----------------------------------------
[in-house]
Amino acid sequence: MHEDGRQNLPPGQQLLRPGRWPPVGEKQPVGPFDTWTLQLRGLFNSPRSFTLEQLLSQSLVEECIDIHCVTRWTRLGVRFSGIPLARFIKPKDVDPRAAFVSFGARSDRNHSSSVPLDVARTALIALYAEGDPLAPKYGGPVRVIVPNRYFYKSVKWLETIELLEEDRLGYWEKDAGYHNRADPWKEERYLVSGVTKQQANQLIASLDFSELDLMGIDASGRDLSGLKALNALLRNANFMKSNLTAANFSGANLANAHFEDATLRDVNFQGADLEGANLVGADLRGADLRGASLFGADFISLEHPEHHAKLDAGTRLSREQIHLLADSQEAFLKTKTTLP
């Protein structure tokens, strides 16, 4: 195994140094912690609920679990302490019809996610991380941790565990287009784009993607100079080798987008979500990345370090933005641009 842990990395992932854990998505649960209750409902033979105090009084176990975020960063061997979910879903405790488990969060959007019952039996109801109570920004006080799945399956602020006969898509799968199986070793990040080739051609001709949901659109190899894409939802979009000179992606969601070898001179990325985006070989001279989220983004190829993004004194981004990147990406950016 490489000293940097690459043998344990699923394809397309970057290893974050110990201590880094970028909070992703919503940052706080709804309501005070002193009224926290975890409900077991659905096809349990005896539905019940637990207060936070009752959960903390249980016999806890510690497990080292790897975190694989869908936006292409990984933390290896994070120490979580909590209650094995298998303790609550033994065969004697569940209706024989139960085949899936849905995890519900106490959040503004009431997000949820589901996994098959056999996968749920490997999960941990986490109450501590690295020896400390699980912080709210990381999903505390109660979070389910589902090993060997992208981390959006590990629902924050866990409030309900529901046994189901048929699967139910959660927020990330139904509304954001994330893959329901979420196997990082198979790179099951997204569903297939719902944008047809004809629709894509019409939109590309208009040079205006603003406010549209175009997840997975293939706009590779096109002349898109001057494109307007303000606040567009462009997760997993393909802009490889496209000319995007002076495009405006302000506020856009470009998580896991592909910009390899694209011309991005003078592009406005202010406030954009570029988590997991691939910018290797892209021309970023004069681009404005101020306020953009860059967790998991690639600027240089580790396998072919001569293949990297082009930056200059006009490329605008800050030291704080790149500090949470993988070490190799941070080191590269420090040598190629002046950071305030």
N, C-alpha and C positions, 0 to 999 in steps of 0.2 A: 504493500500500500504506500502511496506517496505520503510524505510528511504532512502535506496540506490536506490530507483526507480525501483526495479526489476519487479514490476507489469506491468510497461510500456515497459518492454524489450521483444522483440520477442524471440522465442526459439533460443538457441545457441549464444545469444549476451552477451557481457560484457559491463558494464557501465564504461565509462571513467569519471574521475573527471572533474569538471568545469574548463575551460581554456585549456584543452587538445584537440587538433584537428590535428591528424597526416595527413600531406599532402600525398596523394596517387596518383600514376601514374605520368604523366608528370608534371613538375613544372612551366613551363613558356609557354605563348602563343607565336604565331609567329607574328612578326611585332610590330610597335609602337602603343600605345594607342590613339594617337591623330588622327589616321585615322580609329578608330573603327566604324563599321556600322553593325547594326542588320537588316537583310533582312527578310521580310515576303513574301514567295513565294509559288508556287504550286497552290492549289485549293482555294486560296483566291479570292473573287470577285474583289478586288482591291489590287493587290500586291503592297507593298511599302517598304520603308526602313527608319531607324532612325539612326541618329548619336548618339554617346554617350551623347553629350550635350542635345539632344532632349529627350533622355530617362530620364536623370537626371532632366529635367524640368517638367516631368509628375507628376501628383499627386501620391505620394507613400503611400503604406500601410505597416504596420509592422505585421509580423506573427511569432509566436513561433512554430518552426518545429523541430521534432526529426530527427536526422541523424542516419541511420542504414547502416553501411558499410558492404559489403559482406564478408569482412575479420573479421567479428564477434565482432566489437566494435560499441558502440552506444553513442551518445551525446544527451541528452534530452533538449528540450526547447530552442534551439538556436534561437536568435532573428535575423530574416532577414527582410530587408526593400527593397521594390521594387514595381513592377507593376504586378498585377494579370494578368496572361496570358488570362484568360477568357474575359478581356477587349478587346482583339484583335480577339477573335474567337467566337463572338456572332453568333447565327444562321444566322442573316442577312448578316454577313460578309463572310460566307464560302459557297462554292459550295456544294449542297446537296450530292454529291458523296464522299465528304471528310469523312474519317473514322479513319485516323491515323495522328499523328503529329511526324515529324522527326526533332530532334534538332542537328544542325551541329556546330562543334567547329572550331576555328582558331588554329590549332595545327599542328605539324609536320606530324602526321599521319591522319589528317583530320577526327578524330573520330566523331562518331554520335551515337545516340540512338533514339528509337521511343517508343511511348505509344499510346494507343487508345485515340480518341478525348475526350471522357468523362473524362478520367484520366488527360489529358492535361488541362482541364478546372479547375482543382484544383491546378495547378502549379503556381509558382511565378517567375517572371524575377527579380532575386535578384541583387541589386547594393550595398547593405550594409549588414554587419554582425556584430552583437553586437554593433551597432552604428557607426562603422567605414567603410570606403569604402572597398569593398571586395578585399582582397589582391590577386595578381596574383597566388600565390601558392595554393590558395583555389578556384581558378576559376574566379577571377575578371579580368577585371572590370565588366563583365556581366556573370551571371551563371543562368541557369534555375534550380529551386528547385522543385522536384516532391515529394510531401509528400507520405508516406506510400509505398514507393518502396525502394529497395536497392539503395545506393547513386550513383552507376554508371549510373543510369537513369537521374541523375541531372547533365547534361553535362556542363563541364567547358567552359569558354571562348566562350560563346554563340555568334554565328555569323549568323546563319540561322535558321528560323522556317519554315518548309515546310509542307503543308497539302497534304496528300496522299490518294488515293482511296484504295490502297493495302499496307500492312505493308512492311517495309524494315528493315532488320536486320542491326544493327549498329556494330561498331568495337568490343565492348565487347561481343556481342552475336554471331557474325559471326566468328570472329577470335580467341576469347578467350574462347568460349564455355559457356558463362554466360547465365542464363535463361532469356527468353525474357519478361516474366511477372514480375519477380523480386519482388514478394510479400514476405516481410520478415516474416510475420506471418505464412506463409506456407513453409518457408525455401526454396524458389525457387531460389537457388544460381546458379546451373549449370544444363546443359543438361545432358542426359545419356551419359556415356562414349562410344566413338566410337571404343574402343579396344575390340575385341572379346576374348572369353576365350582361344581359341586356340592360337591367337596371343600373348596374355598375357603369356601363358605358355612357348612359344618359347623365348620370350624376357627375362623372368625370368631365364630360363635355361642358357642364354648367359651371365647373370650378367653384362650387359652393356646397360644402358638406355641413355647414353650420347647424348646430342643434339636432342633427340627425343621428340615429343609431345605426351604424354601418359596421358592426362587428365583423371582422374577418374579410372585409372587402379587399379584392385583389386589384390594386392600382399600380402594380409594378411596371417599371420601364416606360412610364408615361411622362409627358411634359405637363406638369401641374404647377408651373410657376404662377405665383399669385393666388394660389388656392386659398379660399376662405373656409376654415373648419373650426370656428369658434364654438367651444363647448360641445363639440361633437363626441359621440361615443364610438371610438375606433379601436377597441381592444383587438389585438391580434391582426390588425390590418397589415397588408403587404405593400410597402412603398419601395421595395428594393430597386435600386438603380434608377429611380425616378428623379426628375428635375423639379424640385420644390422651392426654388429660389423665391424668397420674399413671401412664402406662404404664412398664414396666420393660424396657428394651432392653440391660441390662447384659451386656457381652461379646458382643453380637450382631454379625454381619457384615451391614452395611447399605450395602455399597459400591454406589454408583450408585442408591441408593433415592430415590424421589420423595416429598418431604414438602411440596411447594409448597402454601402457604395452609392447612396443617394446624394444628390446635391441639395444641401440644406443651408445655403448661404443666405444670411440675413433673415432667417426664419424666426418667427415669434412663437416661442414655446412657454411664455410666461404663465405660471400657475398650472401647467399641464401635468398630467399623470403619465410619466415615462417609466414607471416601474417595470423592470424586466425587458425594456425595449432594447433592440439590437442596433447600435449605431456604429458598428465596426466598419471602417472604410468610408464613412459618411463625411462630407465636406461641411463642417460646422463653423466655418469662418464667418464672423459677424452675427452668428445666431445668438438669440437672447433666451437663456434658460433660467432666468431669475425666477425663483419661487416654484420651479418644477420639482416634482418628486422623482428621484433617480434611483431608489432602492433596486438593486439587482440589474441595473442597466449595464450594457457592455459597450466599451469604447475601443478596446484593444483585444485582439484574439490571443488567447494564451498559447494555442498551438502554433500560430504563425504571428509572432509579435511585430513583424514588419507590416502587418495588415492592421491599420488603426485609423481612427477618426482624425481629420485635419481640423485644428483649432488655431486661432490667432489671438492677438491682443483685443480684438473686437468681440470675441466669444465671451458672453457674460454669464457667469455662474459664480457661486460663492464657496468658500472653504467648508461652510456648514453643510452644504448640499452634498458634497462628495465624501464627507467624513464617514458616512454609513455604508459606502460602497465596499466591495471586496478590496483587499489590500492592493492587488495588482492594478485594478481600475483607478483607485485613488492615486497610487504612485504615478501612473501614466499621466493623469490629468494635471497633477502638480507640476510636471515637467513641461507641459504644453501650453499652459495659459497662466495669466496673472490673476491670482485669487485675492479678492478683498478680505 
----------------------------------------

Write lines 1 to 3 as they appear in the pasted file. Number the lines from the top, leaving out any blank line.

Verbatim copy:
[in-house]
Amino acid sequence: MHEDGRQNLPPGQQLLRPGRWPPVGEKQPVGPFDTWTLQLRGLFNSPRSFTLEQLLSQSLVEECIDIHCVTRWTRLGVRFSGIPLARFIKPKDVDPRAAFVSFGARSDRNHSSSVPLDVARTALIALYAEGDPLAPKYGGPVRVIVPNRYFYKSVKWLETIELLEEDRLGYWEKDAGYHNRADPWKEERYLVSGVTKQQANQLIASLDFSELDLMGIDASGRDLSGLKALNALLRNANFMKSNLTAANFSGANLANAHFEDATLRDVNFQGADLEGANLVGADLRGADLRGASLFGADFISLEHPEHHAKLDAGTRLSREQIHLLADSQEAFLKTKTTLP
């Protein structure tokens, strides 16, 4: 195994140094912690609920679990302490019809996610991380941790565990287009784009993607100079080798987008979500990345370090933005641009 842990990395992932854990998505649960209750409902033979105090009084176990975020960063061997979910879903405790488990969060959007019952039996109801109570920004006080799945399956602020006969898509799968199986070793990040080739051609001709949901659109190899894409939802979009000179992606969601070898001179990325985006070989001279989220983004190829993004004194981004990147990406950016 490489000293940097690459043998344990699923394809397309970057290893974050110990201590880094970028909070992703919503940052706080709804309501005070002193009224926290975890409900077991659905096809349990005896539905019940637990207060936070009752959960903390249980016999806890510690497990080292790897975190694989869908936006292409990984933390290896994070120490979580909590209650094995298998303790609550033994065969004697569940209706024989139960085949899936849905995890519900106490959040503004009431997000949820589901996994098959056999996968749920490997999960941990986490109450501590690295020896400390699980912080709210990381999903505390109660979070389910589902090993060997992208981390959006590990629902924050866990409030309900529901046994189901048929699967139910959660927020990330139904509304954001994330893959329901979420196997990082198979790179099951997204569903297939719902944008047809004809629709894509019409939109590309208009040079205006603003406010549209175009997840997975293939706009590779096109002349898109001057494109307007303000606040567009462009997760997993393909802009490889496209000319995007002076495009405006302000506020856009470009998580896991592909910009390899694209011309991005003078592009406005202010406030954009570029988590997991691939910018290797892209021309970023004069681009404005101020306020953009860059967790998991690639600027240089580790396998072919001569293949990297082009930056200059006009490329605008800050030291704080790149500090949470993988070490190799941070080191590269420090040598190629002046950071305030």